What a week for potentially market-moving news!
Let me give you a quick run down, ok?
Monday: Beginning today and running through Thursday, the Central Committee of the Chinese Communist Party meets to formulate a new 5-year plan that would go into effect in 2016. Certainly on the agenda are a new target for economic growth, reforms for the country’s huge state-owned enterprises, and goals for continued urbanization, environmental regulation, and registration for China’s migrant workers. The goals aren’t actually released until ratified by the national legislature, which meets in March, and typically they don’t go into official effect until the fall. But while remaining officially unimplemented, many parts of China’s government start to react as soon as the meeting is over. That’s especially true of monetary authorities such as the People’s Bank. China’s central bank cut lending rates at the end of last week in anticipation of this meeting, but there’s still room for more moves on mortgage rates and restrictions, and bond issuance by local governments, just to name two issues. The Shanghai and Shenzhen markets were up modestly overnight (0.5% and 0.68%, respectively) in anticipation of the meeting.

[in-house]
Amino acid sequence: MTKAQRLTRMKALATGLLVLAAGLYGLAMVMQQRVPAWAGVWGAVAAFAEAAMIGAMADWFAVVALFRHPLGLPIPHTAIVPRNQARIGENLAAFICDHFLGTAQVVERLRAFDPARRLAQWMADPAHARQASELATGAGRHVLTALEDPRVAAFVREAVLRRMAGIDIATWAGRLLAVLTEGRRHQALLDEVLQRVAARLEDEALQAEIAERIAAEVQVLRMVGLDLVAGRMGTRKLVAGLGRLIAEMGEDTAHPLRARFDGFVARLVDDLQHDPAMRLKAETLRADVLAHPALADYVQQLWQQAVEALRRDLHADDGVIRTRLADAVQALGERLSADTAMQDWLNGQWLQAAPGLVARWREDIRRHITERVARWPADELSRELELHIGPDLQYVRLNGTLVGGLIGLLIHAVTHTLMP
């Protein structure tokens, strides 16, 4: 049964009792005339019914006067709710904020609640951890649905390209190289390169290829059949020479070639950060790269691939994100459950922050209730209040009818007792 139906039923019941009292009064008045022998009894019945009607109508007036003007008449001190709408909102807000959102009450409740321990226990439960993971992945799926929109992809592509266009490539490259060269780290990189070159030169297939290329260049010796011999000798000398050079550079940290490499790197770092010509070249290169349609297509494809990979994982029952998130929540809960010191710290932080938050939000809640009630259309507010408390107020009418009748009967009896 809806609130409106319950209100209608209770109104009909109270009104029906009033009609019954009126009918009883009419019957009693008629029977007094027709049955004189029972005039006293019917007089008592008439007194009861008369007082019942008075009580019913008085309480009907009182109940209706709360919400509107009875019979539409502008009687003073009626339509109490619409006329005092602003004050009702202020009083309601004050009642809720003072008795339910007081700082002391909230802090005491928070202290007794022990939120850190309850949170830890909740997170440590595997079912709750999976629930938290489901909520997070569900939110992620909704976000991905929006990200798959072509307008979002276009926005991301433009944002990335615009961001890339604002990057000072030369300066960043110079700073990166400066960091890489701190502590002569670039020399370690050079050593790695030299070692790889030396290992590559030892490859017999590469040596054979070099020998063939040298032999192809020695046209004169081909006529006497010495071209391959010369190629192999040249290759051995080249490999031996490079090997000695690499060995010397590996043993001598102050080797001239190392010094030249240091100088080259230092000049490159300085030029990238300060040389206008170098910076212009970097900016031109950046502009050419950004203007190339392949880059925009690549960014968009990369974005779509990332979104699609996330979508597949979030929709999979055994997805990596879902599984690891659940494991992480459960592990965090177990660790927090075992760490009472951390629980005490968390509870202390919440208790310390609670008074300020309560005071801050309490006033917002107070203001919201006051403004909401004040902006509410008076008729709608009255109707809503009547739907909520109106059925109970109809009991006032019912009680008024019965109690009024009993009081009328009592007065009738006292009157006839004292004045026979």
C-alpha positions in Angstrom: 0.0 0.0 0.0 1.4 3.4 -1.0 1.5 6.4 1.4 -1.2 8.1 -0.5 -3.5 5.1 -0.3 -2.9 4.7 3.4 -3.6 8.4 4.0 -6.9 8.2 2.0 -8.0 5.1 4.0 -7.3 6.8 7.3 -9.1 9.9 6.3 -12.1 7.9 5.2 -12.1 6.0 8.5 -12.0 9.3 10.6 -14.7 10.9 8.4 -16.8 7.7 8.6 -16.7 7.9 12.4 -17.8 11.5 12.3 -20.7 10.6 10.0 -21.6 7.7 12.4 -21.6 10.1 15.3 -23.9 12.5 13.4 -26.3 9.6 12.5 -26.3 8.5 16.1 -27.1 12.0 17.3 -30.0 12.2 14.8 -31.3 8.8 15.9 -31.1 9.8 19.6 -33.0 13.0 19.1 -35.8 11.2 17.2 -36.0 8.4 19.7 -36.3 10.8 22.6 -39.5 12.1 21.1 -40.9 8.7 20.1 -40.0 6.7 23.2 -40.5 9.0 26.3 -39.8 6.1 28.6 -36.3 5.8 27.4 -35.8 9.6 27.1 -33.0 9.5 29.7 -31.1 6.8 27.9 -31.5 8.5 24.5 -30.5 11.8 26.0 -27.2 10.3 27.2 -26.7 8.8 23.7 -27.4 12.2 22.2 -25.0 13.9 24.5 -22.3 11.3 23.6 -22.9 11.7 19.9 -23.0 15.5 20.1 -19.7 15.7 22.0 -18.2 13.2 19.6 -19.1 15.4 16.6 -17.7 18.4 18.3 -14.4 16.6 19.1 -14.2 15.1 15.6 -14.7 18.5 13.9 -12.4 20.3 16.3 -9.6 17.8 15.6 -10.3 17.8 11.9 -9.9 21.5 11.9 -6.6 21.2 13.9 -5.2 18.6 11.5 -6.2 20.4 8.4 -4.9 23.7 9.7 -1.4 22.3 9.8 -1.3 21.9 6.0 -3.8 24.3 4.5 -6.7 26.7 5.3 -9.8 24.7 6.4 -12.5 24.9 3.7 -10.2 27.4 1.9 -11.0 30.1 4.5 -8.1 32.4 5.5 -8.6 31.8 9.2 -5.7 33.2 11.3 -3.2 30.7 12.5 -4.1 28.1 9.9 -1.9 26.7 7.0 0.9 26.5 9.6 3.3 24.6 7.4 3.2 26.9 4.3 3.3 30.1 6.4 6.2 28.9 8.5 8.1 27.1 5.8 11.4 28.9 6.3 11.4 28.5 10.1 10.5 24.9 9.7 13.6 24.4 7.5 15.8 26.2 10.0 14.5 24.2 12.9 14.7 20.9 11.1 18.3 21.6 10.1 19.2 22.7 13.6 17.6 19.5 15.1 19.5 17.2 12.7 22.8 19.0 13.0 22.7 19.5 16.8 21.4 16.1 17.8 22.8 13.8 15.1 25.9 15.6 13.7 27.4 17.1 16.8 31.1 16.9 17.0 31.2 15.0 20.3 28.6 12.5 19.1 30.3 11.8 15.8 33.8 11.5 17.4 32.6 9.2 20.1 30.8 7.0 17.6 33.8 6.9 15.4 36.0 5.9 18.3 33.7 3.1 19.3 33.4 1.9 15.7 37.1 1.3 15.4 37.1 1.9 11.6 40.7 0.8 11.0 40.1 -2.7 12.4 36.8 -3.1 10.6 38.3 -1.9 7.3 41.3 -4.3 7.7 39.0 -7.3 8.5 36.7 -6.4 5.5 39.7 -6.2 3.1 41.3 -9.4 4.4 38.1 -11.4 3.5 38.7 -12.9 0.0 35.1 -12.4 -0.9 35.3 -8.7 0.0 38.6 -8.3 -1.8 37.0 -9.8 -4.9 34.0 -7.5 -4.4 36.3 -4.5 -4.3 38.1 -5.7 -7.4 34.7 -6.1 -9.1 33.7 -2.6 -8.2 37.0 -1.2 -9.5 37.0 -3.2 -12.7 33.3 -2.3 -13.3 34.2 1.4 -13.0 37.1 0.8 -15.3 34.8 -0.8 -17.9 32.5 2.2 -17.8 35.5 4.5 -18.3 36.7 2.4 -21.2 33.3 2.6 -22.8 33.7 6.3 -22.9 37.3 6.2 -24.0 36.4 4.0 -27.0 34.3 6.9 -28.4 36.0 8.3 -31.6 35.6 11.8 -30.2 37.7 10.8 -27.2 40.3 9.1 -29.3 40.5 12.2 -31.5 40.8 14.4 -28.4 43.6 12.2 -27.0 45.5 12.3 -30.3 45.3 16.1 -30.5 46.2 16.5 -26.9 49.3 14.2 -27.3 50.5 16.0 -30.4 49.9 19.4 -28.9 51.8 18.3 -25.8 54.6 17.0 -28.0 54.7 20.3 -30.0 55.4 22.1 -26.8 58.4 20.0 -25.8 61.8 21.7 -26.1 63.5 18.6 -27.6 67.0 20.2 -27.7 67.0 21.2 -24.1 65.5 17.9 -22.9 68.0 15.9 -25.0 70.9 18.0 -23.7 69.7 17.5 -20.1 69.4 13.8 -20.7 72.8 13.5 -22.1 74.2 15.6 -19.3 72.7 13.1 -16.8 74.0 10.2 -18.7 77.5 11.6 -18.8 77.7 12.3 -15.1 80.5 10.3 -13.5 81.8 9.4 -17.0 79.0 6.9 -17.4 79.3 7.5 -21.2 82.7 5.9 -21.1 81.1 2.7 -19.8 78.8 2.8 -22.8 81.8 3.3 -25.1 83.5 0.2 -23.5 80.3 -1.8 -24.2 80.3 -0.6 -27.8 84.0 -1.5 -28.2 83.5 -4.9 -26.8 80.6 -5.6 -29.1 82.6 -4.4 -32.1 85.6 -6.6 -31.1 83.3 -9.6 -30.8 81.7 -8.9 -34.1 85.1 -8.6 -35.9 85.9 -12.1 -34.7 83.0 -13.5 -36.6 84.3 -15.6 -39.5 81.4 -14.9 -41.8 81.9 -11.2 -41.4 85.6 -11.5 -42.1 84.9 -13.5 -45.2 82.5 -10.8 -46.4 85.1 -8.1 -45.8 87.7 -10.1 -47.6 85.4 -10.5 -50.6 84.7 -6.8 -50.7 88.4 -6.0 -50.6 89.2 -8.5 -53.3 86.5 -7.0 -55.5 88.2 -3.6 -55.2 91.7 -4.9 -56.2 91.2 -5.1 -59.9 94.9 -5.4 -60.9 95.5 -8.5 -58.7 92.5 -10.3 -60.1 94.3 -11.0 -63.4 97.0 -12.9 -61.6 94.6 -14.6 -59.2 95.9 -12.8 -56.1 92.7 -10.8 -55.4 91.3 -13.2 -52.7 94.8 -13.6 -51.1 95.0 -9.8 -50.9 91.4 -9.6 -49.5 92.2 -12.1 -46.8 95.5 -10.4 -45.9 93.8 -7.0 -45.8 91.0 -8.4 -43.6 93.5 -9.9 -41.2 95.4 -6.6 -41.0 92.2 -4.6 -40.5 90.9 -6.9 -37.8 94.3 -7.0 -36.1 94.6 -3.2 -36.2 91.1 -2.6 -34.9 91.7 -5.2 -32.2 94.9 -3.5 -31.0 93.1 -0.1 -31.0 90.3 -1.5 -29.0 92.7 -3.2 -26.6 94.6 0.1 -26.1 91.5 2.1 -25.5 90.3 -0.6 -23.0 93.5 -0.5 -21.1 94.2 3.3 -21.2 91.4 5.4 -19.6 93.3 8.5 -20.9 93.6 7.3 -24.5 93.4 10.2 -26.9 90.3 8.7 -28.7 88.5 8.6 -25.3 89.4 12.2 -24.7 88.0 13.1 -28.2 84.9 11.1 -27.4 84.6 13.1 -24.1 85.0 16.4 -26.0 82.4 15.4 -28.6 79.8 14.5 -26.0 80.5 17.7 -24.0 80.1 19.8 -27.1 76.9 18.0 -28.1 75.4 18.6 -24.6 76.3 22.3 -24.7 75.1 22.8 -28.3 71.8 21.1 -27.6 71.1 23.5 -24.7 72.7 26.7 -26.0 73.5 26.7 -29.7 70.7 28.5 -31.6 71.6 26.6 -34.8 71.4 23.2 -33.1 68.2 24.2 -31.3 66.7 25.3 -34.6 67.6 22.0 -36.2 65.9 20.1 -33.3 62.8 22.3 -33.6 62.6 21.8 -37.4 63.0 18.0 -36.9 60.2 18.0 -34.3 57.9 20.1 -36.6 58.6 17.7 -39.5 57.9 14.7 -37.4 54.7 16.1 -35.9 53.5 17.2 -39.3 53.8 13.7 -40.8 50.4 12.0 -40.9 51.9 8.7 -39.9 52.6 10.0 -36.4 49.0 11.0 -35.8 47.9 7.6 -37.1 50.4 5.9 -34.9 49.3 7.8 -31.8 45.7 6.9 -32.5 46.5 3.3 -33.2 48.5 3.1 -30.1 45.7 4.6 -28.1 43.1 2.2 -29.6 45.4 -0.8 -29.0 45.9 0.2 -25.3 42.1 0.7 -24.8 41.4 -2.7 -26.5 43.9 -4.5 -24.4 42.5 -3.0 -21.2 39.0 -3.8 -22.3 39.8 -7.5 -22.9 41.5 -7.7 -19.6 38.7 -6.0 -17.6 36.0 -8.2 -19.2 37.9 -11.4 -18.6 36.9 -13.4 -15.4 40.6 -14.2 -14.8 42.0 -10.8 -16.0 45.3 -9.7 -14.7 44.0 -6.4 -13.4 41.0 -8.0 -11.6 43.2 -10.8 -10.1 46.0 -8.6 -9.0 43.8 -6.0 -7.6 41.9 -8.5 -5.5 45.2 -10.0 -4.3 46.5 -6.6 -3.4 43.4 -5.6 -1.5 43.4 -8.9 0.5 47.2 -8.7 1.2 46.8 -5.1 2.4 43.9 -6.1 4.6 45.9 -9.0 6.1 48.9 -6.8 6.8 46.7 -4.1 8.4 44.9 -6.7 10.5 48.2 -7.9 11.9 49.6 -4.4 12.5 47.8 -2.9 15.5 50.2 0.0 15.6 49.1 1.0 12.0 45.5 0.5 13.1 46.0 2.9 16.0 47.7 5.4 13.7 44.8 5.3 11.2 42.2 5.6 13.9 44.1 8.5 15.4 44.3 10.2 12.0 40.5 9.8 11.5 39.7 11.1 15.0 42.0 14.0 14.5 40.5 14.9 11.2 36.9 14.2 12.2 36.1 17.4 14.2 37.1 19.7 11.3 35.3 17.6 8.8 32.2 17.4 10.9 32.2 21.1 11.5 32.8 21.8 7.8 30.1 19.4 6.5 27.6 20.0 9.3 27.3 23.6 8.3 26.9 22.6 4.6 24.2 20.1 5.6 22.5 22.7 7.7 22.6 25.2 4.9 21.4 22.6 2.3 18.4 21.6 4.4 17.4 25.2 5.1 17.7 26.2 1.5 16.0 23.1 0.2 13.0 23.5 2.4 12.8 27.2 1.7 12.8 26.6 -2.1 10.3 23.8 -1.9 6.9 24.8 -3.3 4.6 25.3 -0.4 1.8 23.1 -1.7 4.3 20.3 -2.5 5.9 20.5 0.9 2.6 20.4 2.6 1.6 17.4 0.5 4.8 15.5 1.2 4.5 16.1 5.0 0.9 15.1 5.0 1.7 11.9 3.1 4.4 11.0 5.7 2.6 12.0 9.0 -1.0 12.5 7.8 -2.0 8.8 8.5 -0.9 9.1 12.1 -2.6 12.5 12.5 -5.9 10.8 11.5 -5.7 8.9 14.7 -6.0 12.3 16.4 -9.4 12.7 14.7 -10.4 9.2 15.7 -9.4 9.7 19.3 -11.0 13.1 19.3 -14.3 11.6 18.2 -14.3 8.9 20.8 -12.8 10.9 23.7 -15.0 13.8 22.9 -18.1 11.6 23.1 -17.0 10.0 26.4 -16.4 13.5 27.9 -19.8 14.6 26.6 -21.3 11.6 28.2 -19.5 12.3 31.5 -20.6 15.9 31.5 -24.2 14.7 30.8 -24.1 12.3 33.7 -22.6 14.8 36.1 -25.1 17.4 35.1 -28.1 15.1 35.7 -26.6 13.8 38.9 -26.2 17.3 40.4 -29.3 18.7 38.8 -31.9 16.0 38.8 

Tuesday: Call it a preview of Thursday’s report on third quarter U.S. GDP growth. Wall Street is expecting a 1.3% drop in orders for durable goods for September. That would be an improvement from an even bigger decline in August. Look to see what the figures ex-aircraft show since a shift in the timing of one or 10 of these big-ticket orders can skew the entire top line of the report. Anything worse than Wall Street’s expectations will color opinion ahead of the GDP report.